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Apple Inc. (AAPL), DIRECTV (DTV): Earnings Yield and Evaluating Stock Buybacks Funded With Debt

Using borrowed money to buyback stock is all the rage nowadays, as companies make use of the low interest rates and insatiable demand in the bond markets to issue debt and then return the money to shareholders.

But how useful and how effective is this method? I am skeptical of any company that issues debt in order to buy back stock, as most companies tend to pay too much for their shares while buying back.

Apple Inc. (AAPL)The effectiveness of buybacks that are funded through debt can be worked out with a comparison between the company’s earnings yield and the after tax cost of its borrowing.

The earnings yield per share is the total of ttm earnings per share and its dividend by the company’s share price. This figure shows investors the percentage of each dollar invested in the stock that was earned by the company.

The earnings yield can also be used to determine whether or not the company is over, or undervalued when compared to the prevailing interest rate, or risk free rate such as the 10-year Treasury. If the earnings yield is below the risk free rate, then the stock is overvalued.

So, here are three different companies buying back stock with debt and the effectiveness of their buyback programs measured by the earnings yield.

The new kid on the block

There has been much fuss around Apple Inc. (NASDAQ:AAPL)‘s buyback plan, but how much will it benefit shareholders?

Before buyback
Share price $457.00
EPS $42.26
Earnings Yield 9.25%
After tax cost of borrowing 2.97%
Number of outstanding shares 945,360,000
Planned buybacks 38,000,000

Figures for current stock buyback

At a closing price of $457 a share on May 11, Apple Inc. (NASDAQ:AAPL)’s earnings yield was 9.25%. The company borrowed $17 billion of differing maturities at an average yield of 2.97%, which will buy back 38 million shares at Friday’s closing price.

Assuming the company’s earnings remain constant, discounting interest, Apple Inc. (NASDAQ:AAPL)will earn $41.2 billion for fiscal 2013 and with the reduced number of shares in issue, Apple will earn $45.41 per share for the year, up around 7% thanks to the buyback.

After Buyback
Earnings after borrowing cost $41,200,000,000
Shares outstanding 907,360,000
EPS $45.41

Figures for current stock buyback

Apple’s earnings yield is significantly above the the company’s cost of borrowing, so earnings per share will be higher than the pre-purchase level. Additionally, with an earnings yield of 9.25% Apple Inc. (NASDAQ:AAPL) would appear to be undervalued when compared to the US 10-year, which currently yields 1.9%.

A tobacco company borrowing for buybacks

Is Lorillard Inc. (NYSE:LO)’s recent buyback program funded through debt going to provide a decent return for shareholders?

Before buyback
Share price $42.77
EPS $2.81
Earnings Yield 6.57%
After tax cost of borrowing 3.50%
Number of outstanding shares 391,050,000

Figures for current stock buyback

The figures here are from Lorillard’s 2012 results and the borrowing figures are based on the company’s $500 million debt issuance at the end of last year, for which the company is paying on average 3.5%. However, Lorillard’s stock appears to be more expensive than that of Apple with an earnings yield of 6.57%, double the rate that the company is borrowing at, indicating that the company’s borrowings will benefit shareholders, albeit to a lesser extent than Apple Inc. (NASDAQ:AAPL)’s.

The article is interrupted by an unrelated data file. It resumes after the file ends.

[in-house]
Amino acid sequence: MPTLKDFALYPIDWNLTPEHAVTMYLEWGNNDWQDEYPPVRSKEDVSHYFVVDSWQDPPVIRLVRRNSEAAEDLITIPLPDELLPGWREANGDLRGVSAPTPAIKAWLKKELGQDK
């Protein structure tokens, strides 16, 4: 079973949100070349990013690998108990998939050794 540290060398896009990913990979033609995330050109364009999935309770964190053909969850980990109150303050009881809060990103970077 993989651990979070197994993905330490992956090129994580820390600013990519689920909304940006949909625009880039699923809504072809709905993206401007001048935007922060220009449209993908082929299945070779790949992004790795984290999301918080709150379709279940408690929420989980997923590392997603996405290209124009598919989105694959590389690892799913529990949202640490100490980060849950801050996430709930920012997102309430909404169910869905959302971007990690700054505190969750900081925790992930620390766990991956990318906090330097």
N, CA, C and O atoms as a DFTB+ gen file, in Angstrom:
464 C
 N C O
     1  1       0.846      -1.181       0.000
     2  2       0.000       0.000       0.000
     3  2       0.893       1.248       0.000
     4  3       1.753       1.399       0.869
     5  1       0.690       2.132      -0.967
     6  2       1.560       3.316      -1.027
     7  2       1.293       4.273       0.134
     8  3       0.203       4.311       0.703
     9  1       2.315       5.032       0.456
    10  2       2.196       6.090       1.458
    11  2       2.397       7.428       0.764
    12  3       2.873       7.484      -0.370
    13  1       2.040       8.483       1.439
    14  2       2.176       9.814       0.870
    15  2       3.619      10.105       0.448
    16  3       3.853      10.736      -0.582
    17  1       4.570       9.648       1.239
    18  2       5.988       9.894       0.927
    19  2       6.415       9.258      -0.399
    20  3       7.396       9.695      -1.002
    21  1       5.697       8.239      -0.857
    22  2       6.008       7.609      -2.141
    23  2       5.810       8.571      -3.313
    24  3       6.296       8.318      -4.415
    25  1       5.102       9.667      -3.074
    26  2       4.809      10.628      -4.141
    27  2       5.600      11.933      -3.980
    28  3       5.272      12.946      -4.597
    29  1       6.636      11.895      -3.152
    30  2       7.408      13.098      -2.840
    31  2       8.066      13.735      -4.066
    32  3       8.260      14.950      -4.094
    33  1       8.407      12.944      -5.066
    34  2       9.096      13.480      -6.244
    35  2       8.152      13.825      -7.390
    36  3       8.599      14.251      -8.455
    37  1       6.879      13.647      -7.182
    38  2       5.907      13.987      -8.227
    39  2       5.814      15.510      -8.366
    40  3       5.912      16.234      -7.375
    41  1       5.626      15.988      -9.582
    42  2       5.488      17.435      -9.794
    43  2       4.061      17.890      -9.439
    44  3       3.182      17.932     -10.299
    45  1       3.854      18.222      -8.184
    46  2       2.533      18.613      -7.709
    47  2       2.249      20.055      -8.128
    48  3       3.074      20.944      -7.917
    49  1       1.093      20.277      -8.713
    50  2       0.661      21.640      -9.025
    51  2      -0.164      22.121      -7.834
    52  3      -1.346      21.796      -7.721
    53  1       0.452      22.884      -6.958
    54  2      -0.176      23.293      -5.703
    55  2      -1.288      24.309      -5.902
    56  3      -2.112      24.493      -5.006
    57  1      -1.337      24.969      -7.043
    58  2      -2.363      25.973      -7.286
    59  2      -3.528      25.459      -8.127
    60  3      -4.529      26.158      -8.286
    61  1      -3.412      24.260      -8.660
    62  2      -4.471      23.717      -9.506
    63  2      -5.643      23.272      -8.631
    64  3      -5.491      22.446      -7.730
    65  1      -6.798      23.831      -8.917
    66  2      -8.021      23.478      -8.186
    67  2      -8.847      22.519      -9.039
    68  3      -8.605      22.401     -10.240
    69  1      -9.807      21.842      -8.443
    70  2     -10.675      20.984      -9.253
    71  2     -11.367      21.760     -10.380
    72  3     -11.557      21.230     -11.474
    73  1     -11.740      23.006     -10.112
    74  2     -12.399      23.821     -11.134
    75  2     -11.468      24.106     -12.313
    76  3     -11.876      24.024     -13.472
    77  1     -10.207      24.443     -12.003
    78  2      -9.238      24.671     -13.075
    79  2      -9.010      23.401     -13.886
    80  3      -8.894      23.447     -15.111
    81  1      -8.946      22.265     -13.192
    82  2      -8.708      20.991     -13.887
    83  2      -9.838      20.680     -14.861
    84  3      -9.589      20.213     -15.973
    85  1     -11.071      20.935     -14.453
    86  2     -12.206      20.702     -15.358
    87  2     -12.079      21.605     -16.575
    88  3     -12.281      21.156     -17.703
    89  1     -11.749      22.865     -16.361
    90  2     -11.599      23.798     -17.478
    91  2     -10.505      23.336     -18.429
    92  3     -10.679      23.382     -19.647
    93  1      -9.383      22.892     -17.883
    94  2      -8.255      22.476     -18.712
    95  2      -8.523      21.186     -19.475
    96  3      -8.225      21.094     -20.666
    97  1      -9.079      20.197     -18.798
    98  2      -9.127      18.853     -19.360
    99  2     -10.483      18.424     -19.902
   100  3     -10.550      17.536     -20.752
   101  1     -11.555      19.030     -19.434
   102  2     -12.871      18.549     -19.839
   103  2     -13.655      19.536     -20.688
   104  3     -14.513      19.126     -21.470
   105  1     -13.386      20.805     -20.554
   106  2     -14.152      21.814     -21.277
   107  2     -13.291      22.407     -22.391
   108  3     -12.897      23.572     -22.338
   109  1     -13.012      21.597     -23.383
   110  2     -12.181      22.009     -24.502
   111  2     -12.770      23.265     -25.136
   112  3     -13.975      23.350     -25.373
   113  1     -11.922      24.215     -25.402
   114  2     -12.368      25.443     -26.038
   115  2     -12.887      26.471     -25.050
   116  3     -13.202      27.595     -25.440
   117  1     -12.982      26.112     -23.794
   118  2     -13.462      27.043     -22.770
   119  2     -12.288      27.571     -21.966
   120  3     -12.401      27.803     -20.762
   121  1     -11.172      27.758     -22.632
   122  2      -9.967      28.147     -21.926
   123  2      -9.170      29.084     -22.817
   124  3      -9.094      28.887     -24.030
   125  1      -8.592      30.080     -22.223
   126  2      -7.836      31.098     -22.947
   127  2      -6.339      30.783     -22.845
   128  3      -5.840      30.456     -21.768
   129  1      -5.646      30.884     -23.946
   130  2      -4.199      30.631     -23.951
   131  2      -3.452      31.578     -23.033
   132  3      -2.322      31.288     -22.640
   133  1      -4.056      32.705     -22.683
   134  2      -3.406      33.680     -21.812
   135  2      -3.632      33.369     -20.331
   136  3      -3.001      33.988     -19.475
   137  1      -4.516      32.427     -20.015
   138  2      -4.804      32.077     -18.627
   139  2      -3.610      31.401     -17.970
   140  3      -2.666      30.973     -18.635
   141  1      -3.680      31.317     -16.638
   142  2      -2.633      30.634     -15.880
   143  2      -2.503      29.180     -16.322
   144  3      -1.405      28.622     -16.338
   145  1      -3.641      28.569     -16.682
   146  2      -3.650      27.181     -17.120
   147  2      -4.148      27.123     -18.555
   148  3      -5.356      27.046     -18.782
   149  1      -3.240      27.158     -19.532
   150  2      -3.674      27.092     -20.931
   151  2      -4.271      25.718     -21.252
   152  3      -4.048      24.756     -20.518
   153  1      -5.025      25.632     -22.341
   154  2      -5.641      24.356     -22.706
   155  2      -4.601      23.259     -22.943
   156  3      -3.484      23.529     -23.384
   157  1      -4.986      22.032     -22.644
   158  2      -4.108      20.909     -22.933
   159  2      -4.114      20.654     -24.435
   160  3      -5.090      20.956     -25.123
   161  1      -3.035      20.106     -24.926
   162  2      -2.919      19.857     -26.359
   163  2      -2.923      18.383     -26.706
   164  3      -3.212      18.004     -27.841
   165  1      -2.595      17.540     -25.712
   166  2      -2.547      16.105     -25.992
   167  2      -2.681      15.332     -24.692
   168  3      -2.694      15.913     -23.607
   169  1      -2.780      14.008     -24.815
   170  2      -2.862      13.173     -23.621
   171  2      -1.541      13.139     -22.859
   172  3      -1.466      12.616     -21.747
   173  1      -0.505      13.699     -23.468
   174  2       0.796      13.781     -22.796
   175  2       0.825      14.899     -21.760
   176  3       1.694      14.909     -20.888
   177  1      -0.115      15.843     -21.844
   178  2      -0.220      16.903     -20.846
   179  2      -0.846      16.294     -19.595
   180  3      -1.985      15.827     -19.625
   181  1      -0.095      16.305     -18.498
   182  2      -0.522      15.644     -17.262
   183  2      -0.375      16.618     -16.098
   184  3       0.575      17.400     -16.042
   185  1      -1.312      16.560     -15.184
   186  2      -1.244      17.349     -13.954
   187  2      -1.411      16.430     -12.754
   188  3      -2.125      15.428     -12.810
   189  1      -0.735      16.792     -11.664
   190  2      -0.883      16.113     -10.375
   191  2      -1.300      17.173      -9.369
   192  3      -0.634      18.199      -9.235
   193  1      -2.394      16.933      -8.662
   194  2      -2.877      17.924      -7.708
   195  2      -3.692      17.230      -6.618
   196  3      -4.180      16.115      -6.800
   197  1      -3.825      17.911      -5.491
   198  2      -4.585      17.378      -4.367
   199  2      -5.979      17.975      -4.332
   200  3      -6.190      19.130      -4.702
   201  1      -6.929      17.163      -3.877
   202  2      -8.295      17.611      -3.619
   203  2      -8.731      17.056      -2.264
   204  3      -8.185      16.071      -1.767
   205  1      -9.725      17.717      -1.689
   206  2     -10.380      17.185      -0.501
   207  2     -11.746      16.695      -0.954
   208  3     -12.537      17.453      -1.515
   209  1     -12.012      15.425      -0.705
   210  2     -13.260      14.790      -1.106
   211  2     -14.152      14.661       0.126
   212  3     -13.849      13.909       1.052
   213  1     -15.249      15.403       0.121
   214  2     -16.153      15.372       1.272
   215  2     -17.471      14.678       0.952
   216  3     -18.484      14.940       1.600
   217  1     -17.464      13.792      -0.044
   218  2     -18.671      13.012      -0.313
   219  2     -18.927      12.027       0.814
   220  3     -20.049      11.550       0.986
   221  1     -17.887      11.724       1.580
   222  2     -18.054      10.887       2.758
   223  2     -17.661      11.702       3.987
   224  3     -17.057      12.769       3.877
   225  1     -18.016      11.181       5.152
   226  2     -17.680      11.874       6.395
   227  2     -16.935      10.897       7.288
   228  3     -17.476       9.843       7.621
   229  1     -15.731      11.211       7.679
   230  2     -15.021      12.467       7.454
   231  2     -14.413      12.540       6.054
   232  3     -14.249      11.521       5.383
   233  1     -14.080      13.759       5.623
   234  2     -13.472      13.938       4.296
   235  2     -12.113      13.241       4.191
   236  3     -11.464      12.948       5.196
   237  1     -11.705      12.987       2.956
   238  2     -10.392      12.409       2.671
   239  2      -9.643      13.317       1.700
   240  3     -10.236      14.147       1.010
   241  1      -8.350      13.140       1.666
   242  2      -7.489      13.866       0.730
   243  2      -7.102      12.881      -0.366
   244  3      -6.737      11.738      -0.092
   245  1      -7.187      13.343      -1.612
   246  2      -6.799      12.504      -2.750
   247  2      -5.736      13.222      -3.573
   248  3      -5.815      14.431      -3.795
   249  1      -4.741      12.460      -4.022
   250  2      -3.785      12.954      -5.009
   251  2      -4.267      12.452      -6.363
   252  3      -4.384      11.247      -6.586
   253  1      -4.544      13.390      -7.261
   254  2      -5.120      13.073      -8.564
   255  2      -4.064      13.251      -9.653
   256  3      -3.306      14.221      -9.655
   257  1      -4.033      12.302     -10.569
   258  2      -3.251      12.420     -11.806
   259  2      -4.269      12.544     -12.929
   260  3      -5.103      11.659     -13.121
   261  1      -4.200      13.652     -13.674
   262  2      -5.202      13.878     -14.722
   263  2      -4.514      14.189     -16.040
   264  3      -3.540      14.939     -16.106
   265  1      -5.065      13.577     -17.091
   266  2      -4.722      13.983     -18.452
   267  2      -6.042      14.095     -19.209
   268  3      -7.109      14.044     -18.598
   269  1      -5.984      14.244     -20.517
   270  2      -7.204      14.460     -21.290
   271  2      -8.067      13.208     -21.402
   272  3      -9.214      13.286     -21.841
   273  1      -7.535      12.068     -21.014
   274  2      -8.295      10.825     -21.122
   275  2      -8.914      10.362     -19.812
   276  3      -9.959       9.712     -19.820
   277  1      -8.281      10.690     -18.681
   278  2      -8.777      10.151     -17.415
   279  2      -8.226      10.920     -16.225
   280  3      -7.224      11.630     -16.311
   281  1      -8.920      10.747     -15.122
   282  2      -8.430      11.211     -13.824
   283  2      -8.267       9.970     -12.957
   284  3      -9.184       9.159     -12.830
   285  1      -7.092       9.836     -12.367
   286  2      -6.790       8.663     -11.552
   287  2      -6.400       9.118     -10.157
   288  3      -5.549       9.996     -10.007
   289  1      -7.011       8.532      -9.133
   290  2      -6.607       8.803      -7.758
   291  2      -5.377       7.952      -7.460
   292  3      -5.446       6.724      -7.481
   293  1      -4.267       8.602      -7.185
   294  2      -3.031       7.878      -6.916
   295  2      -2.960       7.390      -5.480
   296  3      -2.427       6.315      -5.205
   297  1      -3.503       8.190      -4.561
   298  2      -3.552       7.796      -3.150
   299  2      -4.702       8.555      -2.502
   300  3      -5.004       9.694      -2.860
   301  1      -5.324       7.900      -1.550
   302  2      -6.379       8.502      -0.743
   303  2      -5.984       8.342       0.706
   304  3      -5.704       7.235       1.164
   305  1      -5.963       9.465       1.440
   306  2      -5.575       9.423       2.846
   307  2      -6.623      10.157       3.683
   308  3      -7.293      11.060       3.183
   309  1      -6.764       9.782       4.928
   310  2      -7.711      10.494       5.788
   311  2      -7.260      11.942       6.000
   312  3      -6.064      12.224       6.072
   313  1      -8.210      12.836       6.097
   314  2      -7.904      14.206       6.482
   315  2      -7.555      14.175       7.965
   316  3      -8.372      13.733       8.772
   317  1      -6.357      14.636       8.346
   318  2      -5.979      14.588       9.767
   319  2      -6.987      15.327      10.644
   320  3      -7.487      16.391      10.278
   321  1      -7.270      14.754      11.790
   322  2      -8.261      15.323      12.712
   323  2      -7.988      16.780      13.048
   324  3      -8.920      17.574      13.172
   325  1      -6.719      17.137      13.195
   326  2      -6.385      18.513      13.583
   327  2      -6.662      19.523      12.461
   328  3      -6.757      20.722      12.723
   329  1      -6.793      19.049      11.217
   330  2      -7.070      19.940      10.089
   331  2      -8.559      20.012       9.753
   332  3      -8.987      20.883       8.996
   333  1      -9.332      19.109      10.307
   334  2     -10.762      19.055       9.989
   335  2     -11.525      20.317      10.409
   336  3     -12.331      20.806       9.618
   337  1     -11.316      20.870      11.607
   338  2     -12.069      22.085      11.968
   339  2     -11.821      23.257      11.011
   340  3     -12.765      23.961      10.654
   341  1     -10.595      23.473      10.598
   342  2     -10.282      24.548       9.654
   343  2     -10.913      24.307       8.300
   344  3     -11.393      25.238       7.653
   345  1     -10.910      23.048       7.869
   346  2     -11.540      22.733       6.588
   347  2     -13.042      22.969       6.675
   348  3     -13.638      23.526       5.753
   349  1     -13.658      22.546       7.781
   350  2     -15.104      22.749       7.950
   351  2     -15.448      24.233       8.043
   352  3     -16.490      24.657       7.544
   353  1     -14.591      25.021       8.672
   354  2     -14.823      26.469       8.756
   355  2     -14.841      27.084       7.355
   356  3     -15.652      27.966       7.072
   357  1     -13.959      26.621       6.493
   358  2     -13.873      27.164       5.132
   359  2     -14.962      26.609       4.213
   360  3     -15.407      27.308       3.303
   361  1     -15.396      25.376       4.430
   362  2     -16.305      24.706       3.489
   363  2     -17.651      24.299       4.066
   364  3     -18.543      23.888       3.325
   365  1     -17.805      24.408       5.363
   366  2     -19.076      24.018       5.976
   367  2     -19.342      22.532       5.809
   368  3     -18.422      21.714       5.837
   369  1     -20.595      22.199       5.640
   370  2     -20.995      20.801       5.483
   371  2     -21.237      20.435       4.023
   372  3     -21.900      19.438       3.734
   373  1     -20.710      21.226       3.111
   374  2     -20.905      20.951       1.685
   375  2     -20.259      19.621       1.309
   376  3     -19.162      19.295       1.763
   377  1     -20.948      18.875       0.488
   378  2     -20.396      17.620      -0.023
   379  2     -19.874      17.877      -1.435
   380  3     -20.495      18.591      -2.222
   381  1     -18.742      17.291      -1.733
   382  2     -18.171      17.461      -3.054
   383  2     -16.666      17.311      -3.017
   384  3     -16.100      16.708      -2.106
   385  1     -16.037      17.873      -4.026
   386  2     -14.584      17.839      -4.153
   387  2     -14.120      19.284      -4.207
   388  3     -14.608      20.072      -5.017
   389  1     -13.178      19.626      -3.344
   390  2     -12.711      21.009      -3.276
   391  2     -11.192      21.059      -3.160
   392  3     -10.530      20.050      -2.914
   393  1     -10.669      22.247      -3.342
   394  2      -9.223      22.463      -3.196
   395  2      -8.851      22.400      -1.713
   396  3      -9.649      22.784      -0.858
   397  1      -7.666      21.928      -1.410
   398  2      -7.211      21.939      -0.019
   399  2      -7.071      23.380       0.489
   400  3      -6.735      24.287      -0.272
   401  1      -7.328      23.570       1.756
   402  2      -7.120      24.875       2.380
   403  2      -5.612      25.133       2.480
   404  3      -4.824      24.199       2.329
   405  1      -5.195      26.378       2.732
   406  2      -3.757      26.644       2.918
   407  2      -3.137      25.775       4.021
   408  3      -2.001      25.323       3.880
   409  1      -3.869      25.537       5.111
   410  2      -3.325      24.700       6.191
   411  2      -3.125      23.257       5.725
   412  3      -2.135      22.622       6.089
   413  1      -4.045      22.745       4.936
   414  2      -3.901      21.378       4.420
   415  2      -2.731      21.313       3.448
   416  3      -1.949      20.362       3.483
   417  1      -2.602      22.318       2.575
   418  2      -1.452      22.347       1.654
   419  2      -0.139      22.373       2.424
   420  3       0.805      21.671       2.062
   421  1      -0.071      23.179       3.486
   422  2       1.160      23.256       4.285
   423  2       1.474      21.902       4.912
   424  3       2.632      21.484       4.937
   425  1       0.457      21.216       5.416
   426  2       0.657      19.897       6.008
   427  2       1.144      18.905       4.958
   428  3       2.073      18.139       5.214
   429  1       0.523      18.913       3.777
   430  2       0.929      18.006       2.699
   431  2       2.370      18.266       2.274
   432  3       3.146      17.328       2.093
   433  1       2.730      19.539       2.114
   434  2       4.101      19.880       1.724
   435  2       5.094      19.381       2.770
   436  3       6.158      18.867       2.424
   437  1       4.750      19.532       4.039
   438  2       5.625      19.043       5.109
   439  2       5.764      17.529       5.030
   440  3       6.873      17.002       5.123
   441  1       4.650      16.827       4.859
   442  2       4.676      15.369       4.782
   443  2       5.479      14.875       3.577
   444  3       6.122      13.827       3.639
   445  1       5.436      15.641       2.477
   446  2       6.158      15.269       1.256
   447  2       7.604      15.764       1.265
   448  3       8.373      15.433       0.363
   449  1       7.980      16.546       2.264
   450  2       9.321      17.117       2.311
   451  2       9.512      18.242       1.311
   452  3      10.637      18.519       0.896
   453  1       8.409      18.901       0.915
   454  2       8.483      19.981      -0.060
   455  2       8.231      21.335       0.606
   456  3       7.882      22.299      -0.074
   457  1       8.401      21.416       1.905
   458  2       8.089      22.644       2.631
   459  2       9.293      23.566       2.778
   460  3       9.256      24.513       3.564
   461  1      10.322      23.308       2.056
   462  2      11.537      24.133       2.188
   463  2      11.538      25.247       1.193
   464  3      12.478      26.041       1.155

After Buyback
Earnings after borrowing cost $1,081,440,972
Shares outstanding 379,420,000
EPS $2.85

Figures for current stock buyback

Assuming the company’s earnings remain constant, after deducting interest on the new debt, Lorillard’s earnings per share will grow 1.4% thanks to the buyback.

A debt binge

Lastly, let’s take a look at DIRECTV (NASDAQ:DTV), which has been borrowing heavily to finance buybacks during the past few years, but has it been worth it? The figures I use below are for the company’s 2011 buyback, which ended during 2012.

Before buyback
Share price $46.25
EPS $2.48
Earnings Yield 5.36%
After tax cost of borrowing 4.00%
Number of outstanding shares 886,000,000
Planned buybacks 134,000,000

Figures for 2011 re-purchase operations

DIRECTV (NASDAQ:DTV)’s buyback program has been running for five years and has been funded entirely through huge amounts of borrowing, which has had a knock on effect on the company’s cost of borrowing. Indeed, both Lorillard and Apple have been able to borrow at rates almost half that of their earnings yield. DIRECTV (NASDAQ:DTV), in comparison, is borrowing at a rate of 4%, compared to its earnings yield of 5.63% for 2011. That said, DIRECTV (NASDAQ:DTV) is still borrowing at a lesser rate than its earnings yield, signifying that shareholders will benefit from the buyback.

After Buyback
Earnings after borrowing cost $2,000,000,000
Shares outstanding 752,000,000
EPS $2.66

Figures for 2011 re-purchase operations

After the buyback, assuming earnings remained constant, DIRECTV (NASDAQ:DTV)’s EPS moved higher by 7.3%, an impressive rate of growth.

Conclusion

Earnings yield can be a useful way of finding out if a company is over/undervalued as compared to the market. It can also be a helpful way in calculating if a company is making the right decision in borrowing in order to return cash to shareholders  All the companies discussed above have plenty of flexibility in their earnings yield, but DIRECTV (NASDAQ:DTV) could be running close to trouble if its borrowing costs rise higher.

The article Earnings Yield and Evaluating Stock Buybacks Funded With Debt originally appeared on Fool.com and is written by Rupert Hargreaves

Copyright © 1995 – 2013 The Motley Fool, LLC. All rights reserved. The Motley Fool has a disclosure policy.

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